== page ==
Young guns in UK unite for Pakistan

When I see the raw untapped potential in the Pakistani youth, it fills me with hope and pride.

Amna Khalid February 26, 2011
It’s going to be an exciting weekend in Pakistan. Future leaders from all over the country will gather in Islamabad for the Pakistan Young Leader’s Conference until 27th February. The aim of the conference is to help solve some of the crucial problems and issues currently facing Pakistan.

The whole conference is solution oriented. Earlier this week the PYLC was also held in UK.

The event took place at the prestigious Oxford University over the weekend of February 11-13. I had the opportunity to participate in the event, not only as a delegate for the Women Empowerment Committee but also as someone involved in helping its organization on behalf of NUPSA (National Union of Pakistani Students and Alumni).

PYLC UK was a roaring success.

People travelled from different parts of the UK for a chance to discuss the vital issues facing our country. Committee sessions were held on all three days, with the last evening reserved for a joint committee session in which the everyone discussed the sessions. This was followed by a question and answer session with Kamran Shahid of Express News as well as some political guests.

The beauty of the event lay in the passion of the youth of Pakistan. Young Pakistanis travelled from across the UK for an opportunity to be involved in something which could potentially be helpful to their country. The sincerity and passion of all those involved, the commitment, research and hard work that went in the preparation of the sessions to ensure positive outcome is commendable.

Perhaps my praise seems like an exaggeration. But one had to be there to realize the genuine devotion that these young Pakistanis felt. The last joint session ran a little late but people decided to miss their scheduled buses and trains, opting instead to hear the crucial outcomes reached. Although most of them had classes early the next morning or were scheduled to go to work, when it came to what is more important in their lives, the priority was Pakistan.

The outcomes reached by the different committees, and those successfully passed as resolutions in the Joint Committee Session were presented to different politicians who were invited as guests. The resolutions passed in both PYLC UK and PYLC Pakistan will be combined and presented to different important political figures in Pakistan so they can be utilized and implemented on a practical level.

When I see the raw untapped potential in the Pakistani youth, and how they sincerely strive to decipher the code to unlock the answers to Pakistan’s dilemmas, it fills me with hope and pride. Pakistan’s future is much brighter than what may seem from our TV sets and dreary newspaper reports. It is events like PYLC that show us that Pakistan’s dark cloud has not a silver but a platinum lining due to the power, potential and patriotism of the youth.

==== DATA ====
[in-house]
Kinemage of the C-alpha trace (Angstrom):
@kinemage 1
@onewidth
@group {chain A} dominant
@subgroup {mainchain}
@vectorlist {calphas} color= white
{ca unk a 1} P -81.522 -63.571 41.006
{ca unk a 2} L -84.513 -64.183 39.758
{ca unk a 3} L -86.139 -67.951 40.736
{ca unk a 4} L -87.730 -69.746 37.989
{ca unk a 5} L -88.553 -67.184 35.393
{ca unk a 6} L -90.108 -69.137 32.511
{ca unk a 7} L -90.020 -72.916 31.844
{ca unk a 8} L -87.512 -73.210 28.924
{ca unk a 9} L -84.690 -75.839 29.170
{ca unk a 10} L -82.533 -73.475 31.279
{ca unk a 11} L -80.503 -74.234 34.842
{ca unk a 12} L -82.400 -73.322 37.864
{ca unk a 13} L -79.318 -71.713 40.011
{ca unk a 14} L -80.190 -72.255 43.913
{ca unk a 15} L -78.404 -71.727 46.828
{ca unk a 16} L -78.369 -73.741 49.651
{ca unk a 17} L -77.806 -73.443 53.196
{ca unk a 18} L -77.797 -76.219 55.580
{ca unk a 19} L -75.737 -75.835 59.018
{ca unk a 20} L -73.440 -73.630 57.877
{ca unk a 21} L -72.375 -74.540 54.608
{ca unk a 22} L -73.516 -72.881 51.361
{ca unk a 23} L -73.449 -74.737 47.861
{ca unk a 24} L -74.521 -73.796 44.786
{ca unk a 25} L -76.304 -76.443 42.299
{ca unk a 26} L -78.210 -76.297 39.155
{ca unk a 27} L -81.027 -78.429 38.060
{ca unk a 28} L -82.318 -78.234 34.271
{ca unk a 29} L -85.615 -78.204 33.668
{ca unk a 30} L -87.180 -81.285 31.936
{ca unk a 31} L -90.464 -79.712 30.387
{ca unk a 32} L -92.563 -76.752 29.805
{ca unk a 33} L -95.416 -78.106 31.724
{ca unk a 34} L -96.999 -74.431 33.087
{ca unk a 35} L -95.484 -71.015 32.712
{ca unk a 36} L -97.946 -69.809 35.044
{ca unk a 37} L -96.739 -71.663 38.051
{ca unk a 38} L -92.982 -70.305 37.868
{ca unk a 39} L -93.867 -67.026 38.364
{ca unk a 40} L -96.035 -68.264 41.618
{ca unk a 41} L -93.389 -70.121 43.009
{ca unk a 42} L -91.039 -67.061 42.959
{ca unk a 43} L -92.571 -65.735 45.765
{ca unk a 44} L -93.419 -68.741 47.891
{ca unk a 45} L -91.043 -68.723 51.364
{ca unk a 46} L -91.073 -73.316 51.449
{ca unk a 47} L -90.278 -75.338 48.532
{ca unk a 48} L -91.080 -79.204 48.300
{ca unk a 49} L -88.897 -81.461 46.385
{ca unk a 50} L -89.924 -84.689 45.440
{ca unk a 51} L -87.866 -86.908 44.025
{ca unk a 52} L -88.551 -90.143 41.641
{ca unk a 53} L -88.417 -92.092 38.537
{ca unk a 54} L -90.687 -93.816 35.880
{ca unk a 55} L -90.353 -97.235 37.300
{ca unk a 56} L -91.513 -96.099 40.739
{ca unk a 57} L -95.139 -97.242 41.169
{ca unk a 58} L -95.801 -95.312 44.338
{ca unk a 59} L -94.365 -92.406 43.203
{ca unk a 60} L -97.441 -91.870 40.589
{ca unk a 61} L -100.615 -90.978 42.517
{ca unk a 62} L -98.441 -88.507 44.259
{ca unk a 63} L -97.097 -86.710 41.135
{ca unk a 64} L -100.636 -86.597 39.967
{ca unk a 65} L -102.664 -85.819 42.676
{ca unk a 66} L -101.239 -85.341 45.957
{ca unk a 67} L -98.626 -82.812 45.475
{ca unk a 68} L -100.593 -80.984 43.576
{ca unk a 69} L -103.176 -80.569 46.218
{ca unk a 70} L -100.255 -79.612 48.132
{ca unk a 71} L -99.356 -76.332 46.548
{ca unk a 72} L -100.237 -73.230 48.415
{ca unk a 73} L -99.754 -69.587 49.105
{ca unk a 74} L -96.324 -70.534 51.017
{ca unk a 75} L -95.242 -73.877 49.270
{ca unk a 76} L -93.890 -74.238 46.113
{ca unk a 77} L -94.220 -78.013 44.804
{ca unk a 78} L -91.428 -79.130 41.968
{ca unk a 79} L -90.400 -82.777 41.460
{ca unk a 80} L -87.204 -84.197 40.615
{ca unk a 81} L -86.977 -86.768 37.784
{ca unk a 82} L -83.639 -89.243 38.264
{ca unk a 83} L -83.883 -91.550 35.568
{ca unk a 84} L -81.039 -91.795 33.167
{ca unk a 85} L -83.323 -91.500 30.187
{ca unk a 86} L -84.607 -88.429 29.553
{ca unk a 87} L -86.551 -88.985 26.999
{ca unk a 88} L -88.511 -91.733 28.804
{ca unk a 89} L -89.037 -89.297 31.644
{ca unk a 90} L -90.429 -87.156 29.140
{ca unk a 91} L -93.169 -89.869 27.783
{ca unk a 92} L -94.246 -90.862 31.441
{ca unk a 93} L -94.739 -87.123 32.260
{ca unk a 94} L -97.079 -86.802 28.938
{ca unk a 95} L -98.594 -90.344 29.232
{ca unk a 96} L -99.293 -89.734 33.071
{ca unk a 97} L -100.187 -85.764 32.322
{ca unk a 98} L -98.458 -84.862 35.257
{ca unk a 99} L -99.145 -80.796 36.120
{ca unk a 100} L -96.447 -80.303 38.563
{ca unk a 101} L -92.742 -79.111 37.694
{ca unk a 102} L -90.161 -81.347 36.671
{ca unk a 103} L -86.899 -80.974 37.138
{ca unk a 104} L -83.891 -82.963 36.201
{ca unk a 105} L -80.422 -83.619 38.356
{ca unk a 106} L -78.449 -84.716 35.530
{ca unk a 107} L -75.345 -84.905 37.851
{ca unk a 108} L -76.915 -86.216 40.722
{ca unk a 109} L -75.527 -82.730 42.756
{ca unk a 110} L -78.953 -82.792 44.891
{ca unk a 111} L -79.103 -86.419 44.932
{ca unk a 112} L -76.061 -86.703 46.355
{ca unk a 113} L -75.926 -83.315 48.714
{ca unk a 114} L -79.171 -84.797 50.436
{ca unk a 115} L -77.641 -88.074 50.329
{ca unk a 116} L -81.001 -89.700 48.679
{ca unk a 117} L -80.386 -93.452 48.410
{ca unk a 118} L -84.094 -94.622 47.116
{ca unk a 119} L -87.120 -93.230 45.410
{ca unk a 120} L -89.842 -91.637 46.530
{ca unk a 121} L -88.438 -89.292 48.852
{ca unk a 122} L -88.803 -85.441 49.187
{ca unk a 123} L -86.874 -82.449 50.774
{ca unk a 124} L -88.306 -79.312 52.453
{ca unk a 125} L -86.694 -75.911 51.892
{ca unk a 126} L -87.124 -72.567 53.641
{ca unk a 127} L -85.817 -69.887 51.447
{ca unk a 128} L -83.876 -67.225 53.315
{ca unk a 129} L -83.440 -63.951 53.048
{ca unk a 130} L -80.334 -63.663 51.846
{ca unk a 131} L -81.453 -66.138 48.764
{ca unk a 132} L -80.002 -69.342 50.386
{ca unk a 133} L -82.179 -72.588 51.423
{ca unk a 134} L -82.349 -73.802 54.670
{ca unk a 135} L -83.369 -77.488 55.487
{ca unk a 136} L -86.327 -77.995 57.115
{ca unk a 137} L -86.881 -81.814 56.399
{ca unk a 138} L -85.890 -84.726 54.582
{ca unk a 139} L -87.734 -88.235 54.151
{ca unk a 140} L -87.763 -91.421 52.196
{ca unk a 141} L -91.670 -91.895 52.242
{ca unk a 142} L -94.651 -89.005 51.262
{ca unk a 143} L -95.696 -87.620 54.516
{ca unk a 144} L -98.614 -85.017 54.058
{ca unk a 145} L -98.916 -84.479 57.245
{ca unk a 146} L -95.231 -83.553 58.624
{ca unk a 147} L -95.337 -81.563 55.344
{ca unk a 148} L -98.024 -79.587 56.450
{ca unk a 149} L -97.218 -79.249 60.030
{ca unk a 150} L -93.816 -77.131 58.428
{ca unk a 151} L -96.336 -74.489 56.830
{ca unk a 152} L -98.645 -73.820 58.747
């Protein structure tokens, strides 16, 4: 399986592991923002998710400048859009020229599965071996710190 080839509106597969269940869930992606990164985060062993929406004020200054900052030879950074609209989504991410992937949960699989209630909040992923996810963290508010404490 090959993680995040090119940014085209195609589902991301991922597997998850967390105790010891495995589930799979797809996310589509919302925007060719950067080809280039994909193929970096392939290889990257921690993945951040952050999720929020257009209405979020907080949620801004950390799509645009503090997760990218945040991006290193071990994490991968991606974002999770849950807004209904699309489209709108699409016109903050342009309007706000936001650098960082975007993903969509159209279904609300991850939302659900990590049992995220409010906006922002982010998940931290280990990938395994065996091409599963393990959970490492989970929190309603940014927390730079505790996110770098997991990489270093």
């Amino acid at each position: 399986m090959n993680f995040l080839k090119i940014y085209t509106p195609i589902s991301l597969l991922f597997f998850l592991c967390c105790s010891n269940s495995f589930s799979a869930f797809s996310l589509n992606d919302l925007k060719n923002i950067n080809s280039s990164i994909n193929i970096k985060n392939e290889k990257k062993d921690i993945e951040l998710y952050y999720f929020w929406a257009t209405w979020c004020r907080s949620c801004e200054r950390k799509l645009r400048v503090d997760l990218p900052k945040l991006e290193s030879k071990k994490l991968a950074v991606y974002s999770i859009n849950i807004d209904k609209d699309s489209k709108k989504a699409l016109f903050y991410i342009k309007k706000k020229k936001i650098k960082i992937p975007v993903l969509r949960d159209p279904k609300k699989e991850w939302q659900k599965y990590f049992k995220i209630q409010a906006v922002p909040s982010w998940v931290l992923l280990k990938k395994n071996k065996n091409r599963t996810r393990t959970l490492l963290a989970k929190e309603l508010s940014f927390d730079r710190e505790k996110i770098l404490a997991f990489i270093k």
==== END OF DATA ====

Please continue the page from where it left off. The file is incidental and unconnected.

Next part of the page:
Amna Khalid An economics major from LUMS, with a MSc in financial economics from Cardiff University. Khalid currently works in London. She blogs at
The views expressed by the writer and the reader comments do not necassarily reflect the views and policies of the Express Tribune.


Mohammed Saad Fayyaz | 13 years ago | Reply I was a part of the Education committee, though this may seem bad, I was more of an observer than a participant. However, I can honestly say, without any biased view, that the NUPSA UK did an amazing job, to get all these people in one venue, that happens to be hours away from your own city is a hard job (I came from London!). Secondly, we at the Education committee did bring up a lot of issues, they were discussed, debated on and then we finally came to a number of resolutions, let me make it clear, we did not come to conclusions, conclusions won't fix Pakistan! Also, due to time restraints and other factors, a few, and I do mean a few topics, such a child molestation and harassment, were not discussed. But overall, we did come up with some good points, now it’s up to the powers in Pakistan do decide if they actually want to make use of those pieces of paper!
Syed Hussein El-Edroos | 13 years ago | Reply @Amina Khalid agree with you 110%: "I am however of the view that it is better to stand and do something which can and inshAllah will potentially have an impact rather than sit and criticize others who are really genuinely staying up nights to make such an event possible in the hope of seeing a difference (people I have seen trying to put together PYLC.) Personally, I would rather encourage such dedication." Keep up the good work.
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